2004 Honda Pilot

This Honda Pilot has been an excellent vehicle. Today it has 77,000 miles on it.

Recently, while driving to work the VTM-4 and engine light came on. When I got to work, I read the manual and it said I had a problem with the 4 wheel drive and the engine. I call the dealer and they said to bring it in for service. When doing a diagnostic check code P0301 came up indicating a misfire on CYl 1 which is next to the EGR Value. MisFire was caused by a clogged EGR value. The Value was replace and the ports of carbon deposits were cleaned. To prevent this problem, I was told that I should have been using only Chevron, Texaco, or Shell gas that had an additive Techron that helps clean these ports. I could just buy the Techron and add to my gas. Have you ever heard of this? I have had several vehicles and have never had this problem. This problem cost me $379.41.

It may be new but don’t neglect to check it over thoroughly for scratches, tiny dents, etc. Tire brand and sizes/tread the same. Well, you get the idea.

Crouch down and sight along both sides to check for abnormalities. (possible doors or hood/trunk misalignment)

I’m not saying the dealer is going to try something, just that they could miss defects too.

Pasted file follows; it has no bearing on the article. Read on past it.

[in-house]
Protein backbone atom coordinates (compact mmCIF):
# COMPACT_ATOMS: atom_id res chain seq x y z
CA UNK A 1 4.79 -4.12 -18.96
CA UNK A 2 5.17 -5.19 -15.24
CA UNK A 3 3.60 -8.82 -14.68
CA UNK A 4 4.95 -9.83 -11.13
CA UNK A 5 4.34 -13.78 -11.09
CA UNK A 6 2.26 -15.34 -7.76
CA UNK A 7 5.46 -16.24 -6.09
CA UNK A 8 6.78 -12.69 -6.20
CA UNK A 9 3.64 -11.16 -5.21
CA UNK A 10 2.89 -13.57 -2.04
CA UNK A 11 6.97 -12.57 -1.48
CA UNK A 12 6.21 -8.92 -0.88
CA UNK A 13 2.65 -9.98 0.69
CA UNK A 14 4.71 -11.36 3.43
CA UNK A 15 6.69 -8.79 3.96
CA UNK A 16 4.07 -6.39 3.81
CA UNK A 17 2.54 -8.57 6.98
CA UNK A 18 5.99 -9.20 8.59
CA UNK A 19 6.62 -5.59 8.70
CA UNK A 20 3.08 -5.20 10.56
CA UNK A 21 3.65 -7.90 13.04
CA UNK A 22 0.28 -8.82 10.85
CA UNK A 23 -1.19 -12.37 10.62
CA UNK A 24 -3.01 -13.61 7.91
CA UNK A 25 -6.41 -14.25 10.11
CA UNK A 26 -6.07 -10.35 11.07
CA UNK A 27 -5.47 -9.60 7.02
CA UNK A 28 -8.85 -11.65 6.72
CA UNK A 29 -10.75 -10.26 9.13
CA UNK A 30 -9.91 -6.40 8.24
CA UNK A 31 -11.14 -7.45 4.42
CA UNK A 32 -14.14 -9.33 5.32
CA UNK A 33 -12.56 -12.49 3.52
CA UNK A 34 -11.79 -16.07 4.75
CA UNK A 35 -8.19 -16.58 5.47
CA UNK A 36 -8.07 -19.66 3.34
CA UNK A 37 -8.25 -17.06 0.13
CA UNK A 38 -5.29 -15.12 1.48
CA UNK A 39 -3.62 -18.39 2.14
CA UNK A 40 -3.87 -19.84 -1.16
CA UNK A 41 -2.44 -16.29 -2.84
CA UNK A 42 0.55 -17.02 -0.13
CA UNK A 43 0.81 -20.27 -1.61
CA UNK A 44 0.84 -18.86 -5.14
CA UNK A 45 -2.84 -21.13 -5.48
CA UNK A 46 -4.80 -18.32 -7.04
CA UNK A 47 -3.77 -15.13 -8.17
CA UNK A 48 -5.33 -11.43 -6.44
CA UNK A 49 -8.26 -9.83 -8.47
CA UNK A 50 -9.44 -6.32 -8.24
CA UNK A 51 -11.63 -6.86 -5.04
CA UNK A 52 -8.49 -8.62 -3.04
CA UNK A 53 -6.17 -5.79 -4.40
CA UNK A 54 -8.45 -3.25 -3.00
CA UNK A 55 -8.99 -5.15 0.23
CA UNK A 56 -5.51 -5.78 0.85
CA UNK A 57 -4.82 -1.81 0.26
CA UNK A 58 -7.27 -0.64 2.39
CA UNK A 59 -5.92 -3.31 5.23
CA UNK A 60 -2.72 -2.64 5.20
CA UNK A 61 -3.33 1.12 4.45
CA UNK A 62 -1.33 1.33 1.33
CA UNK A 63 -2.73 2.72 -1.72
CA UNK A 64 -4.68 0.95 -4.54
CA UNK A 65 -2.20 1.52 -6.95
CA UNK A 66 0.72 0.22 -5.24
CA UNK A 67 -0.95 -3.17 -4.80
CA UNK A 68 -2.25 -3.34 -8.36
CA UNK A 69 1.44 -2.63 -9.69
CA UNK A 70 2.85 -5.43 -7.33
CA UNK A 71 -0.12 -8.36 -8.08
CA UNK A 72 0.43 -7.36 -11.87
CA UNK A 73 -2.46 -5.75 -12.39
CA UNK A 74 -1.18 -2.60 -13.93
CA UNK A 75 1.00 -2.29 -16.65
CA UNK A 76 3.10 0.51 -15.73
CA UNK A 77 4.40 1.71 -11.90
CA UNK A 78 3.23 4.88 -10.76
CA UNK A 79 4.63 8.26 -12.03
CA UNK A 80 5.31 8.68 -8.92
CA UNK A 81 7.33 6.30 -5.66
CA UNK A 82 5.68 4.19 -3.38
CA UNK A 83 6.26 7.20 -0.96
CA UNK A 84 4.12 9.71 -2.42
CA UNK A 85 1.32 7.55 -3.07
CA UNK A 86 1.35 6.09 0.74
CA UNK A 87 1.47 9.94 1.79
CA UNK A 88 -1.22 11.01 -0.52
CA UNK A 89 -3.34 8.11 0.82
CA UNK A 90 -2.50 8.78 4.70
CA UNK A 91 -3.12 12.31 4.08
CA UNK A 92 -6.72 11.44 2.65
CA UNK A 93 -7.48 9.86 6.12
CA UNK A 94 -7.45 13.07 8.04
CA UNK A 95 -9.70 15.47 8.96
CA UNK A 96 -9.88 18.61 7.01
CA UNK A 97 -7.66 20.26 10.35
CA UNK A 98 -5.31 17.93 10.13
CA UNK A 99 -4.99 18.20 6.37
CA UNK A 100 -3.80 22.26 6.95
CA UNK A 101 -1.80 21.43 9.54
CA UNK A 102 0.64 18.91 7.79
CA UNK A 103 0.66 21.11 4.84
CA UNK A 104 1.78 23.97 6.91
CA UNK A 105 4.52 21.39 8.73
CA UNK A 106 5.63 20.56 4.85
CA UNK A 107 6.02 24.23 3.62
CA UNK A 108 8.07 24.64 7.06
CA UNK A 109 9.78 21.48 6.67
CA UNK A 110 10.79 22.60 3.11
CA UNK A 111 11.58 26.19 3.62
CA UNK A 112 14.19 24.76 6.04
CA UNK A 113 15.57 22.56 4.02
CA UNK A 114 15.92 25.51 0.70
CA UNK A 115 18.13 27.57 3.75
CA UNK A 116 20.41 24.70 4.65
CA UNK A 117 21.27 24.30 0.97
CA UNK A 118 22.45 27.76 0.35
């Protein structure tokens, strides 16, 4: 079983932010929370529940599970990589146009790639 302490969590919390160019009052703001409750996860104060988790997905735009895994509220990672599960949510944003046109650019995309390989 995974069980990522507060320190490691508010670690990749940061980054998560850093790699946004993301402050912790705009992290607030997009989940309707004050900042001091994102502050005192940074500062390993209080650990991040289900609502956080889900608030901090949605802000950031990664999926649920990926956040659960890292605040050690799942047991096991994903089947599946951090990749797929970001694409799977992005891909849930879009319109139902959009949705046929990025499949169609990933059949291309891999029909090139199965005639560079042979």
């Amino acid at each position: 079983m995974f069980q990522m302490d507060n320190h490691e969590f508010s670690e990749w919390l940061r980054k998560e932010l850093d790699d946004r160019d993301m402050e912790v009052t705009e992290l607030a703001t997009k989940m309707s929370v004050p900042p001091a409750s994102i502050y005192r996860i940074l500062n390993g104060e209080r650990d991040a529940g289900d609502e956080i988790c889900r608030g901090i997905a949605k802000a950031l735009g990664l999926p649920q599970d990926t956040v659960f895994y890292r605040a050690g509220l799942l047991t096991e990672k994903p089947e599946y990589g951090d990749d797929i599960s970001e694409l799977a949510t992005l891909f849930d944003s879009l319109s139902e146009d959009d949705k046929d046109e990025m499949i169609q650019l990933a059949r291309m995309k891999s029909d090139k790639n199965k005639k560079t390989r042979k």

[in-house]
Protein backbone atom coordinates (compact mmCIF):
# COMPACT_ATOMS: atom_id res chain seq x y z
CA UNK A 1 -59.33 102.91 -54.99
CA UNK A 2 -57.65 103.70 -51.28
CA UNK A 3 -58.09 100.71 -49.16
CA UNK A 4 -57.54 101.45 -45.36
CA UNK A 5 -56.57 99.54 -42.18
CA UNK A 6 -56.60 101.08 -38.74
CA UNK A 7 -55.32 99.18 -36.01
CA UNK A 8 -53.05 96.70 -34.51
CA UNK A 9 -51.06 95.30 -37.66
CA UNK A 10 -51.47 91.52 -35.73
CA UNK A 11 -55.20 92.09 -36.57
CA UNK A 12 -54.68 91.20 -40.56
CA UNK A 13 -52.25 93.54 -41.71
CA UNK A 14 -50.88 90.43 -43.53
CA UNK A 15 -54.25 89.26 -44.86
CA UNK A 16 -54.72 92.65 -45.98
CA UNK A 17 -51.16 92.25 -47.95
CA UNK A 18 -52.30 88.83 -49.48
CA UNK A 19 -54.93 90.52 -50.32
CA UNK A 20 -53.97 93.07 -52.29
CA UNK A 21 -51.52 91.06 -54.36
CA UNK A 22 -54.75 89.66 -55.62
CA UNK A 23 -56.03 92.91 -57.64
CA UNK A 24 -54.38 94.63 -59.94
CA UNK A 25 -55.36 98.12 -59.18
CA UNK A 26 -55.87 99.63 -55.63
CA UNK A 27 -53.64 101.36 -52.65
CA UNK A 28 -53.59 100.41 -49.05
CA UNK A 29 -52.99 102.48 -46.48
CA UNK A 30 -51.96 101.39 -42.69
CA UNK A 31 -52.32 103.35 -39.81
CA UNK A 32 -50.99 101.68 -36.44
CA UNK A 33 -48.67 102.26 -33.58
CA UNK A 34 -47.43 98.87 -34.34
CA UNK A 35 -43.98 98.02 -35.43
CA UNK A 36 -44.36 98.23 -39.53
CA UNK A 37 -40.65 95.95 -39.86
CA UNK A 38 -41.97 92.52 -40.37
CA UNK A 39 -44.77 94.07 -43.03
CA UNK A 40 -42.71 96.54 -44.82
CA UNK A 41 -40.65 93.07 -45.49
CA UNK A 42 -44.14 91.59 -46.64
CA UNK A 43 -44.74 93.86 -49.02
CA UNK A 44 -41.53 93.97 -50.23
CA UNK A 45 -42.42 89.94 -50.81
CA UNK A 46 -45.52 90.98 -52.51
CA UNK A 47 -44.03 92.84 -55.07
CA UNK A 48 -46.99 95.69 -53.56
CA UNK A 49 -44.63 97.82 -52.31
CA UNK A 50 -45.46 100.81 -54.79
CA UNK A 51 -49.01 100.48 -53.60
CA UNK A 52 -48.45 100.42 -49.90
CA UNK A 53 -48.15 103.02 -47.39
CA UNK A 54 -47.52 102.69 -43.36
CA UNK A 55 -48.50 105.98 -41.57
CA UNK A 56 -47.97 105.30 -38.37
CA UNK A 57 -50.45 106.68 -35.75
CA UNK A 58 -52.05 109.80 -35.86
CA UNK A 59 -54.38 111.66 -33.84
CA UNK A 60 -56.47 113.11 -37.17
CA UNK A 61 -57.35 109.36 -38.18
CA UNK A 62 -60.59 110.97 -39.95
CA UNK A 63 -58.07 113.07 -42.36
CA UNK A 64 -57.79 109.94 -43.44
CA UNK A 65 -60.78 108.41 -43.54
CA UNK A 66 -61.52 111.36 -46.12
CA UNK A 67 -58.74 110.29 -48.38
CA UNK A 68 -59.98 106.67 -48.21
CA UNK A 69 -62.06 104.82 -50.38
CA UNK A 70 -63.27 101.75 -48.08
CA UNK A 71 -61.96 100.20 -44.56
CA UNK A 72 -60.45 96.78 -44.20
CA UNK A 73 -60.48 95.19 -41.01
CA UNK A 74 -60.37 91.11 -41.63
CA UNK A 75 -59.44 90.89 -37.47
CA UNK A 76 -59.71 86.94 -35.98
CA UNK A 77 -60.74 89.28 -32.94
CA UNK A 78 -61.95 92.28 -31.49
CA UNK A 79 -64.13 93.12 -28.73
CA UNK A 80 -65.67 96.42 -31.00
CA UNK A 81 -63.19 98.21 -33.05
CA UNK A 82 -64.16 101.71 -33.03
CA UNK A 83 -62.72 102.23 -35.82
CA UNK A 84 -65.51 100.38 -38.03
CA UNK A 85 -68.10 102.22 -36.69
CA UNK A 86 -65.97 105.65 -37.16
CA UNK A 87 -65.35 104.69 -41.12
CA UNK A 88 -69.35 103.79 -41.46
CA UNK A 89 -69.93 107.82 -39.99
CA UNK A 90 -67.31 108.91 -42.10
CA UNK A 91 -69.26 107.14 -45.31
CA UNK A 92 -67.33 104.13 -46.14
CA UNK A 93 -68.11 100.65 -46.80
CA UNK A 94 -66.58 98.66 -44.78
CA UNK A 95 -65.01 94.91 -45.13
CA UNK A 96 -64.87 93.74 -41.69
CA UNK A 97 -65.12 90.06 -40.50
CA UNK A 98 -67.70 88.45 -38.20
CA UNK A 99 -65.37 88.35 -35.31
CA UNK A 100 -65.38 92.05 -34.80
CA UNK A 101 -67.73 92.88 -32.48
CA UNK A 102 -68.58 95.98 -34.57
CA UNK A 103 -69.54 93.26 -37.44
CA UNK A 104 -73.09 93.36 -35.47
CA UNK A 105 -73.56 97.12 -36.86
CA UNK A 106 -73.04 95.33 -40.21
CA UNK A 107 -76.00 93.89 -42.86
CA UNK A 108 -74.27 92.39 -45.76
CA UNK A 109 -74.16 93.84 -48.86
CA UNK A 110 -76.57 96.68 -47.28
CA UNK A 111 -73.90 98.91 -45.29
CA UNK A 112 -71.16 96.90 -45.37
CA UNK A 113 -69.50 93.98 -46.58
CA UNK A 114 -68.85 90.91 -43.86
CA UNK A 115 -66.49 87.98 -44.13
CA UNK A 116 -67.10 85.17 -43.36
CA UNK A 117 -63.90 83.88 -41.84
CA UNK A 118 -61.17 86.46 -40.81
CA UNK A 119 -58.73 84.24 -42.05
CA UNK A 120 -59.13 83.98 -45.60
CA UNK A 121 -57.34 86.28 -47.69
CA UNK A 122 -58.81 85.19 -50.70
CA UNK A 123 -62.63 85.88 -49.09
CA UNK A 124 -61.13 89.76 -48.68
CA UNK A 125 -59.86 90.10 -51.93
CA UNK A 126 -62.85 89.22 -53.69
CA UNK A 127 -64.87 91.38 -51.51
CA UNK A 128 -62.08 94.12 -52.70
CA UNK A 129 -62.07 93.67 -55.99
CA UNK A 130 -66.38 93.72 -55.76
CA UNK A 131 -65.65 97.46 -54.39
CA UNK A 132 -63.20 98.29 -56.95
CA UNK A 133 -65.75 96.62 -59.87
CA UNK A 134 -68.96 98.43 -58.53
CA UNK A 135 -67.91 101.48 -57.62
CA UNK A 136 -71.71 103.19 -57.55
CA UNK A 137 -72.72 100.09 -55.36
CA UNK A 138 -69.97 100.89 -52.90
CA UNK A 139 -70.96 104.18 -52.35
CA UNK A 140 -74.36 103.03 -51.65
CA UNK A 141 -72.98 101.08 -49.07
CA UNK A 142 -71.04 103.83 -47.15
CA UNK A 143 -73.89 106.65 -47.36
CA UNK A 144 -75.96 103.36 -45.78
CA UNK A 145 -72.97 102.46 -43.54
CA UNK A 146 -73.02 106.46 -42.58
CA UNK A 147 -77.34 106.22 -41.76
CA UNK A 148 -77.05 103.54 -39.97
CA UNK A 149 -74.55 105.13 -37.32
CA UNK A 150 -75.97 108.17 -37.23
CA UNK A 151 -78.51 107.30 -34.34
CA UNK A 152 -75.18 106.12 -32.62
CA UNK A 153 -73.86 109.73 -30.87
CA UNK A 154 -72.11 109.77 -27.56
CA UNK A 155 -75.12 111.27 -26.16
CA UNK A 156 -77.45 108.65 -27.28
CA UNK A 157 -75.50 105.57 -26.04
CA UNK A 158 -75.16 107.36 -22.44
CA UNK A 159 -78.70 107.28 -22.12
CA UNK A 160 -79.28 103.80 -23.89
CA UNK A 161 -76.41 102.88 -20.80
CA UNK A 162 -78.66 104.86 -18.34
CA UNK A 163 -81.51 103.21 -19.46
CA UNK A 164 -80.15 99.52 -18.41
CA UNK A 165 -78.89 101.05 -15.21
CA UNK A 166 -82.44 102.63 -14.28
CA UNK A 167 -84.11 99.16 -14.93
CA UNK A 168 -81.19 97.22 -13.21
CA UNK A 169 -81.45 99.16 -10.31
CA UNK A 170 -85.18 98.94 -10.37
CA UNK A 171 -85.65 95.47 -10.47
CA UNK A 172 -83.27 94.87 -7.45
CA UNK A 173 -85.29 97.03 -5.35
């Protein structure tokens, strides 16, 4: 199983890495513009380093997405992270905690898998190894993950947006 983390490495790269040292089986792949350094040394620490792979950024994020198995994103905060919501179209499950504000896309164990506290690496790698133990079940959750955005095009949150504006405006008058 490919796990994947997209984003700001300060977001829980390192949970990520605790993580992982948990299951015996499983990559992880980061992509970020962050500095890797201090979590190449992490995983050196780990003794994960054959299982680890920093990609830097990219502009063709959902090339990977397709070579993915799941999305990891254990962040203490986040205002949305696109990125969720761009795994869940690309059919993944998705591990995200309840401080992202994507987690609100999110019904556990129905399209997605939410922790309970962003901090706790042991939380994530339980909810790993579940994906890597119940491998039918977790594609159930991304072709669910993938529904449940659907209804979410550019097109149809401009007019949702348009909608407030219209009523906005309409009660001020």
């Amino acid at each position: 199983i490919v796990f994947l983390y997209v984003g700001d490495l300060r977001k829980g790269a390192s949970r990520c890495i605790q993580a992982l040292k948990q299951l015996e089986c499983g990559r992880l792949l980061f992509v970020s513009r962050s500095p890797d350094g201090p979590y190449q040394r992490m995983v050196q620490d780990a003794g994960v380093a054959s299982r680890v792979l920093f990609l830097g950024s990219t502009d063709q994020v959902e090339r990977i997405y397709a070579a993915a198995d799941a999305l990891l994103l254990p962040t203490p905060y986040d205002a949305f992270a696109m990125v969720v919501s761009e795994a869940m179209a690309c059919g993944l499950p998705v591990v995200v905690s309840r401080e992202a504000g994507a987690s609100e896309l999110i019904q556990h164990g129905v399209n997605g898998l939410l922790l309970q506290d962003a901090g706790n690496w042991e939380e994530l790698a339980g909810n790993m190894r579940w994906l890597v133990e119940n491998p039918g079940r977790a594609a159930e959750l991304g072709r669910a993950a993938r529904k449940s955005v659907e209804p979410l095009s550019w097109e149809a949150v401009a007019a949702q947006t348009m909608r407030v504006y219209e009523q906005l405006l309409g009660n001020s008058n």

I think our friend Roadrunner has run off the road! (Or perhaps he thought he was answering another post.)

Dealers often come up with all sorts of fanciful notions as to the cause of car problems. But surprise, surprise! Honda apparently agrees with your dealer and recommends the use of so-called top tier gasoline. Alternately, you can add an occasional bottle of Techron to the tank.

Techron to prevent carbonizing of the EGR passages?! How? Is the reasoning that the fuel injectors will spray a better fuel spray pattern, thus, less carbon production in the exhaust gases?
The P0301 (misfire) in #1 cylinder ocurred because the EGR valve is located near #1 cylinder? Is that Honda maker’s/Honda dealer’s claim? For me, this claim bears scrutiny.
Just a FYI: some people clean their EGR valve, rather than replace it.
Was the “repair” of replacing the EGR valve adequate to prevent a recurrance? This one wonders.